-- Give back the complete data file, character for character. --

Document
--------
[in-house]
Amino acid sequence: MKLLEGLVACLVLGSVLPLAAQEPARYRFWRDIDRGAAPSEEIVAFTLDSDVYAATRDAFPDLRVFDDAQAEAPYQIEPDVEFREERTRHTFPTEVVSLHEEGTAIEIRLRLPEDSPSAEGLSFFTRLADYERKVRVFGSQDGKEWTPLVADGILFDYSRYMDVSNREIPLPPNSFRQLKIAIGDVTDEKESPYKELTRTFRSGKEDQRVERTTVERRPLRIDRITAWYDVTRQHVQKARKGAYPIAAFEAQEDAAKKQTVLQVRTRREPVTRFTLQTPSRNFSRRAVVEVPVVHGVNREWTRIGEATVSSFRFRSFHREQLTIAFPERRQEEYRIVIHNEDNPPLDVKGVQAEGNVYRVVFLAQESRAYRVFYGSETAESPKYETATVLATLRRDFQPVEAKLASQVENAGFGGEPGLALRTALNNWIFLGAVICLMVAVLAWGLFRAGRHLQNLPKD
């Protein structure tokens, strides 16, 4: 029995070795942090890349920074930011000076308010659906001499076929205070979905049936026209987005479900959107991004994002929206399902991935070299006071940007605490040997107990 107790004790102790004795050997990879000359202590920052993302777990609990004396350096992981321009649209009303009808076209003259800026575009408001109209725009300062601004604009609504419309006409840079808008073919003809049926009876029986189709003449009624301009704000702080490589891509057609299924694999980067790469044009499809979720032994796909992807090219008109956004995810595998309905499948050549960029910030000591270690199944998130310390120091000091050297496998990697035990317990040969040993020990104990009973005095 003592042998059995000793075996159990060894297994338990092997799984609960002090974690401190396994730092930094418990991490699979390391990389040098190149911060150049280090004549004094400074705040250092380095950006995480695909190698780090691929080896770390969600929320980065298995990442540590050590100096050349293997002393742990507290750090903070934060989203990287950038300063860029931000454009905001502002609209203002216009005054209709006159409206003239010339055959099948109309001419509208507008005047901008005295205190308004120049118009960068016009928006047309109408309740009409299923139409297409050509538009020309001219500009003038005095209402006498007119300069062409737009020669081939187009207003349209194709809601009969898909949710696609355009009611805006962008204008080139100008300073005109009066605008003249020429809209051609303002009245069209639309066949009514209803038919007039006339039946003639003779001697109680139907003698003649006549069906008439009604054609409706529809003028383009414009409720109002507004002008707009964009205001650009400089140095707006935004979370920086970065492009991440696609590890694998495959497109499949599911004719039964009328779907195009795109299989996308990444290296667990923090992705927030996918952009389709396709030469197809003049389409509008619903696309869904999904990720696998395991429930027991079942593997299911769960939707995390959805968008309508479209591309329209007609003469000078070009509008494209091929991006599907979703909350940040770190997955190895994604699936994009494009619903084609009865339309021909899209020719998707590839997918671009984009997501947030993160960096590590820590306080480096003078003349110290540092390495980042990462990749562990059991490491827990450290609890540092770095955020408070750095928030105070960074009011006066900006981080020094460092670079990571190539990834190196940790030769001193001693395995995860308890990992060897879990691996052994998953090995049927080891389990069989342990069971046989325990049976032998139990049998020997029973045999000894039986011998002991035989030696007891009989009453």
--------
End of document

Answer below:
[in-house]
Amino acid sequence: MKLLEGLVACLVLGSVLPLAAQEPARYRFWRDIDRGAAPSEEIVAFTLDSDVYAATRDAFPDLRVFDDAQAEAPYQIEPDVEFREERTRHTFPTEVVSLHEEGTAIEIRLRLPEDSPSAEGLSFFTRLADYERKVRVFGSQDGKEWTPLVADGILFDYSRYMDVSNREIPLPPNSFRQLKIAIGDVTDEKESPYKELTRTFRSGKEDQRVERTTVERRPLRIDRITAWYDVTRQHVQKARKGAYPIAAFEAQEDAAKKQTVLQVRTRREPVTRFTLQTPSRNFSRRAVVEVPVVHGVNREWTRIGEATVSSFRFRSFHREQLTIAFPERRQEEYRIVIHNEDNPPLDVKGVQAEGNVYRVVFLAQESRAYRVFYGSETAESPKYETATVLATLRRDFQPVEAKLASQVENAGFGGEPGLALRTALNNWIFLGAVICLMVAVLAWGLFRAGRHLQNLPKD
């Protein structure tokens, strides 16, 4: 029995070795942090890349920074930011000076308010659906001499076929205070979905049936026209987005479900959107991004994002929206399902991935070299006071940007605490040997107990 107790004790102790004795050997990879000359202590920052993302777990609990004396350096992981321009649209009303009808076209003259800026575009408001109209725009300062601004604009609504419309006409840079808008073919003809049926009876029986189709003449009624301009704000702080490589891509057609299924694999980067790469044009499809979720032994796909992807090219008109956004995810595998309905499948050549960029910030000591270690199944998130310390120091000091050297496998990697035990317990040969040993020990104990009973005095 003592042998059995000793075996159990060894297994338990092997799984609960002090974690401190396994730092930094418990991490699979390391990389040098190149911060150049280090004549004094400074705040250092380095950006995480695909190698780090691929080896770390969600929320980065298995990442540590050590100096050349293997002393742990507290750090903070934060989203990287950038300063860029931000454009905001502002609209203002216009005054209709006159409206003239010339055959099948109309001419509208507008005047901008005295205190308004120049118009960068016009928006047309109408309740009409299923139409297409050509538009020309001219500009003038005095209402006498007119300069062409737009020669081939187009207003349209194709809601009969898909949710696609355009009611805006962008204008080139100008300073005109009066605008003249020429809209051609303002009245069209639309066949009514209803038919007039006339039946003639003779001697109680139907003698003649006549069906008439009604054609409706529809003028383009414009409720109002507004002008707009964009205001650009400089140095707006935004979370920086970065492009991440696609590890694998495959497109499949599911004719039964009328779907195009795109299989996308990444290296667990923090992705927030996918952009389709396709030469197809003049389409509008619903696309869904999904990720696998395991429930027991079942593997299911769960939707995390959805968008309508479209591309329209007609003469000078070009509008494209091929991006599907979703909350940040770190997955190895994604699936994009494009619903084609009865339309021909899209020719998707590839997918671009984009997501947030993160960096590590820590306080480096003078003349110290540092390495980042990462990749562990059991490491827990450290609890540092770095955020408070750095928030105070960074009011006066900006981080020094460092670079990571190539990834190196940790030769001193001693395995995860308890990992060897879990691996052994998953090995049927080891389990069989342990069971046989325990049976032998139990049998020997029973045999000894039986011998002991035989030696007891009989009453």